I'm trying to train my dog not to jump on the bed while I sleep. Up until recently, we've had him sleep in the crate at night, but ideally we'd be able to give Bennie a bit more freedom. He's allowed to hang out with us on the bed during the day, so it's surely confusing that he can't at night. He also doesn't understand English, so we can't just explain to him the rules!
To teach him the rules, we have to leave the crate door open at night, wait for him to jump on the bed, and then kick him off. We need to show him how his behavior is interpreted by the rules of the system.
In GuidedTrack, we started off with a very different onboarding plan than what we have currently. The first iteration (before I started working with them) loaded each new account with sample programs that were very well commented to explain precisely what each function did. The second iteration (after I started working with them) had "competencies," which were essentially worksheets that would walk you through the steps of creating various types of programs, like a survey, experiment, or interactive lesson. These were also precisely commented to describe each step the user would take and the mechanics of what they were doing. One of the ultimate ideas behind the competencies is that they would place help documentation into the context of mini-projects, and people would be able to find those projects efficiently.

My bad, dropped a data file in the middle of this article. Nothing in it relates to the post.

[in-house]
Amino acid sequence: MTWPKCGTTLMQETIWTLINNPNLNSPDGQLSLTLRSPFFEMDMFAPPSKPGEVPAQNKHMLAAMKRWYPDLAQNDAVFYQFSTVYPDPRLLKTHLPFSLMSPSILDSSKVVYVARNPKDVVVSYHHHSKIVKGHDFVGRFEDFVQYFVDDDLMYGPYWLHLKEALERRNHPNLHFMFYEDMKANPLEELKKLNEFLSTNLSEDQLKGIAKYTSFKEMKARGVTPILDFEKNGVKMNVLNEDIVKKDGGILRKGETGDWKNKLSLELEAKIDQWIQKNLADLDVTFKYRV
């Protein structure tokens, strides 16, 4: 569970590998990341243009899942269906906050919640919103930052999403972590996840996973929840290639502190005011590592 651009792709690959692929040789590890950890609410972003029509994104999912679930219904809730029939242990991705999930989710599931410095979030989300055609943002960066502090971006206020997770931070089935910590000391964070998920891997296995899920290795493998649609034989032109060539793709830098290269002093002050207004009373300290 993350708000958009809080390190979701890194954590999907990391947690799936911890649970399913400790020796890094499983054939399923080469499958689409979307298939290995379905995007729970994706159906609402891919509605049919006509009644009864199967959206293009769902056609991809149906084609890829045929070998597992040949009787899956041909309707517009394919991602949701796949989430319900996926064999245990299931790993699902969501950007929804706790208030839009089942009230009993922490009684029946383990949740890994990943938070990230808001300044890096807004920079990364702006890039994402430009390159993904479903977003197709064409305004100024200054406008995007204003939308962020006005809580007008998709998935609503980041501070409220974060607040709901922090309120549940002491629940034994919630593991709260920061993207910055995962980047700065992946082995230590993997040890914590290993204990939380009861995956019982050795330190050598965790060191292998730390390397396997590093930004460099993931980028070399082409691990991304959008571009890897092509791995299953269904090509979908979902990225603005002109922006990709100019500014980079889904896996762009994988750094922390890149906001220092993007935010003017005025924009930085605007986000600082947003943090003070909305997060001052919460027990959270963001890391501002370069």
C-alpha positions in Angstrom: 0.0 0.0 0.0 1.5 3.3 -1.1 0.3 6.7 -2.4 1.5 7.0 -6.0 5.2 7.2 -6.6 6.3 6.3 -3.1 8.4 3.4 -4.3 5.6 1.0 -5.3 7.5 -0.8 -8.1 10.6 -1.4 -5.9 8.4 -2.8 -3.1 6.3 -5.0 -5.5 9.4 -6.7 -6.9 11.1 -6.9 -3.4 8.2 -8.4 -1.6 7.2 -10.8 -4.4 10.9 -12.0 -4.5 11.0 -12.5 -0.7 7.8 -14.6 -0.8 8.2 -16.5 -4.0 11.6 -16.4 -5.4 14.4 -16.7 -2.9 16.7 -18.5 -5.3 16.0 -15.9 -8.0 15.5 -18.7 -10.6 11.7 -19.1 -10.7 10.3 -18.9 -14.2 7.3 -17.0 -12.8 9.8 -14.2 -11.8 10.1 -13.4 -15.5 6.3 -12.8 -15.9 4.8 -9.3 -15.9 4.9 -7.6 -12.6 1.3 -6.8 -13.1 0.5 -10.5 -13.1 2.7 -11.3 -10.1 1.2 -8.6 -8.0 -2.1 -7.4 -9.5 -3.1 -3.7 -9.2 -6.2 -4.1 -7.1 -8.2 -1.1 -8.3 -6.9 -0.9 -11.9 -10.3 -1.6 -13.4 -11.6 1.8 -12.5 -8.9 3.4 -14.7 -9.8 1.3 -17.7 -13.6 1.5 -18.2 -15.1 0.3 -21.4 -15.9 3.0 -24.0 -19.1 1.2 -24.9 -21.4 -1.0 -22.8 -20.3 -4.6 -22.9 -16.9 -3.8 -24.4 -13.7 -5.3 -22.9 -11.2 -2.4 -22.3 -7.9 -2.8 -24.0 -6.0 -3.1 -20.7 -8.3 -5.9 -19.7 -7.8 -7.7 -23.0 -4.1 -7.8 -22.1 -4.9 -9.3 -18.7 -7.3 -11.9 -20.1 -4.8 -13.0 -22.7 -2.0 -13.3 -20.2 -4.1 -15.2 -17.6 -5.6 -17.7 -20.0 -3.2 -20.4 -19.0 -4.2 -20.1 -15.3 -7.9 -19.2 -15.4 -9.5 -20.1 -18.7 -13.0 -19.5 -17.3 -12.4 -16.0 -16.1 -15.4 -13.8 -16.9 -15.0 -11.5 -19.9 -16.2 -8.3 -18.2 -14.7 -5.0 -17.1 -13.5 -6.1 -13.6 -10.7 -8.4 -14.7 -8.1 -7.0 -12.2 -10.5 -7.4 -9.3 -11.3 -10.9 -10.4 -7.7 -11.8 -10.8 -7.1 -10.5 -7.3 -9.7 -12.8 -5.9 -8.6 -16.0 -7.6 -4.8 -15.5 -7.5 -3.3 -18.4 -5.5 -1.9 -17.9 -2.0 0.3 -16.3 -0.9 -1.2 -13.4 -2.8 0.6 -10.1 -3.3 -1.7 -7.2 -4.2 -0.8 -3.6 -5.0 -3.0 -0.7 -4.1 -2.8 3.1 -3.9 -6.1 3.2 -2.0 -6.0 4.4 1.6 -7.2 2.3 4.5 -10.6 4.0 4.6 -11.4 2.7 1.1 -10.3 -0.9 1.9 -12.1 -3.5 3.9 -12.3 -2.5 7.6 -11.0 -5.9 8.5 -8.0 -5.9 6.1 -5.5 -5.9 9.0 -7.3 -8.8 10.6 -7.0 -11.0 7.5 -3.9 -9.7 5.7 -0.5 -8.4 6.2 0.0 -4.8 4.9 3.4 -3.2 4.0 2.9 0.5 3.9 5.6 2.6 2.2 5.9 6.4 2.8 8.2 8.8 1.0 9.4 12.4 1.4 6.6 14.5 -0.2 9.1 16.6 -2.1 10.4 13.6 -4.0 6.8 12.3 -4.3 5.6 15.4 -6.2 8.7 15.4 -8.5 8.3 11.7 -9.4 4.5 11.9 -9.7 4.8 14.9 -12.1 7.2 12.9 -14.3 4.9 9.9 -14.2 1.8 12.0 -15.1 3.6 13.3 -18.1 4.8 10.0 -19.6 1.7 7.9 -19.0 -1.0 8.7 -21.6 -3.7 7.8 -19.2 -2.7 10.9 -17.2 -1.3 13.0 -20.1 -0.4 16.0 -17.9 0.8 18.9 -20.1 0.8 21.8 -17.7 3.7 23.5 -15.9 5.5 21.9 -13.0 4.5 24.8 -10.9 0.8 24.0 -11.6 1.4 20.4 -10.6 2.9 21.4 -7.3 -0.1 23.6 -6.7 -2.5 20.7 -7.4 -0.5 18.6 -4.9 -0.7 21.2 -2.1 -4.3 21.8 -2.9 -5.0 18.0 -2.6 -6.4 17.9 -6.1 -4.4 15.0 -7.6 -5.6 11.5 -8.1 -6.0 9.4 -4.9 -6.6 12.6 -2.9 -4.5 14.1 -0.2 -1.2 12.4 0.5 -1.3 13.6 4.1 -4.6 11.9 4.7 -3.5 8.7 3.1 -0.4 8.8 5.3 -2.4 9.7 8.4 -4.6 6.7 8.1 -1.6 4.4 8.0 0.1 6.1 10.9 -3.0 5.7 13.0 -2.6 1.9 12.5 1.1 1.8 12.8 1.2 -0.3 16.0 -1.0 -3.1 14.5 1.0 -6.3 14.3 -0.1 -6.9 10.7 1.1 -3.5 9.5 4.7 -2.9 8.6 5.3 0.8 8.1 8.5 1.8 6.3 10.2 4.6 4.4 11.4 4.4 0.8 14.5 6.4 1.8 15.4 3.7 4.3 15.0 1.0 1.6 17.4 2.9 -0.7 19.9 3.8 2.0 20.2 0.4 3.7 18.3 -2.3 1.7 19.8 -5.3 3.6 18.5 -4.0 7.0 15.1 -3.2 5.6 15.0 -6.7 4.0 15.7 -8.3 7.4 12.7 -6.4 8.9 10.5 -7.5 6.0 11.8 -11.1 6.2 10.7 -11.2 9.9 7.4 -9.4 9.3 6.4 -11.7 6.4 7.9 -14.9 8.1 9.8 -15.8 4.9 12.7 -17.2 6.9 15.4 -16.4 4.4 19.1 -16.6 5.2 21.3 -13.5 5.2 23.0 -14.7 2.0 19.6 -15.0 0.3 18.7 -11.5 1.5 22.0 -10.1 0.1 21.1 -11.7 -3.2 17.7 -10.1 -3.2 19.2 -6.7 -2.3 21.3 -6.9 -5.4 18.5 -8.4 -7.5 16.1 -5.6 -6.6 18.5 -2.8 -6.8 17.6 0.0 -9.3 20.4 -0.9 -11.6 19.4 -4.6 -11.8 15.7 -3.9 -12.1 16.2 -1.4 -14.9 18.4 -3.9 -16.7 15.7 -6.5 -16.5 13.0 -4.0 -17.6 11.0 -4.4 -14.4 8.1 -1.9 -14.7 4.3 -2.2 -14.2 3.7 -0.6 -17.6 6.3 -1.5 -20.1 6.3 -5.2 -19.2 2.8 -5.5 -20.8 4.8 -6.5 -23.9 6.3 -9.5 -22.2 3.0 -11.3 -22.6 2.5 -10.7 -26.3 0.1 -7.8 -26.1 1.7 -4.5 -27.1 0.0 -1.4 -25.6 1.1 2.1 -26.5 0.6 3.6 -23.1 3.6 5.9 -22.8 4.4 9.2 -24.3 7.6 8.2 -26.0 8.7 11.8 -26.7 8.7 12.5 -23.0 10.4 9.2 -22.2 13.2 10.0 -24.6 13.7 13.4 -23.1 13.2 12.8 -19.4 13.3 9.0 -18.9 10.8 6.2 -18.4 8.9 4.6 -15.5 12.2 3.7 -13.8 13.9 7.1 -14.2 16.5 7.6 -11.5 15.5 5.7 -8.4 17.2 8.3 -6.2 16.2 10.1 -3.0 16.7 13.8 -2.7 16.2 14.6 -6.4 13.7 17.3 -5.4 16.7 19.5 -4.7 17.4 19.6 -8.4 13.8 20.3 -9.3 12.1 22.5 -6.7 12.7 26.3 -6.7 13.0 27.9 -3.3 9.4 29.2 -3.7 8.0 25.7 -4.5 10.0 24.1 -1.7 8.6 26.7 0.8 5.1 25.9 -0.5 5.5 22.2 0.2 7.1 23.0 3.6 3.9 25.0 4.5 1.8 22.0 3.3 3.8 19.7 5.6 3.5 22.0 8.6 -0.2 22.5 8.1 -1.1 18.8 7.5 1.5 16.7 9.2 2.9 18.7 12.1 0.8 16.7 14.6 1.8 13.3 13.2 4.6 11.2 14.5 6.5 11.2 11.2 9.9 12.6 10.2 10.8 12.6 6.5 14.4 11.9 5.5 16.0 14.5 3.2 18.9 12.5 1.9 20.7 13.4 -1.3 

When we started doing user interviews, we noticed a few things.
- It didn't seem to matter how precise our language was. There would always be misunderstandings.
- Nonprogrammers would look at heavily commented code and be intimidated. It was almost like the fact that there were so many comments sent a signal that there was a lot to learn. Additionally, the comments broke up the code, making it more difficult to grasp the bigger picture.
- Many people just skipped this optional instructional material.
We ultimately realized that both approaches sample programs and the competency system were explainers.
When we decided to focus on more fundamental feedback loops to make GuidedTrack inherently more learnable, we realized through user interviews that we didn't need to rely so much on explainers. With our side-by-side preview/debugger, we were literally able to remove comments and make something that is easier to understand and less intimidating. Our starter programs were suddenly self-explanatory. Compare the two images below of the same program:
A side-by-side preview tightened the feedback loop between behavioral inputs (writing code) and viewing the output, allowing the user to gain a mental model for how GuidedTrack transforms their inputs into outputs. What's more? As long as you're using GuidedTrack, that feedback loop is unavoidable. More usage naturally leads to better understanding.
For more information on the GuidedTrack onboarding plan, see Onboarding Plan as Presented to GuidedTrack on 10-20-20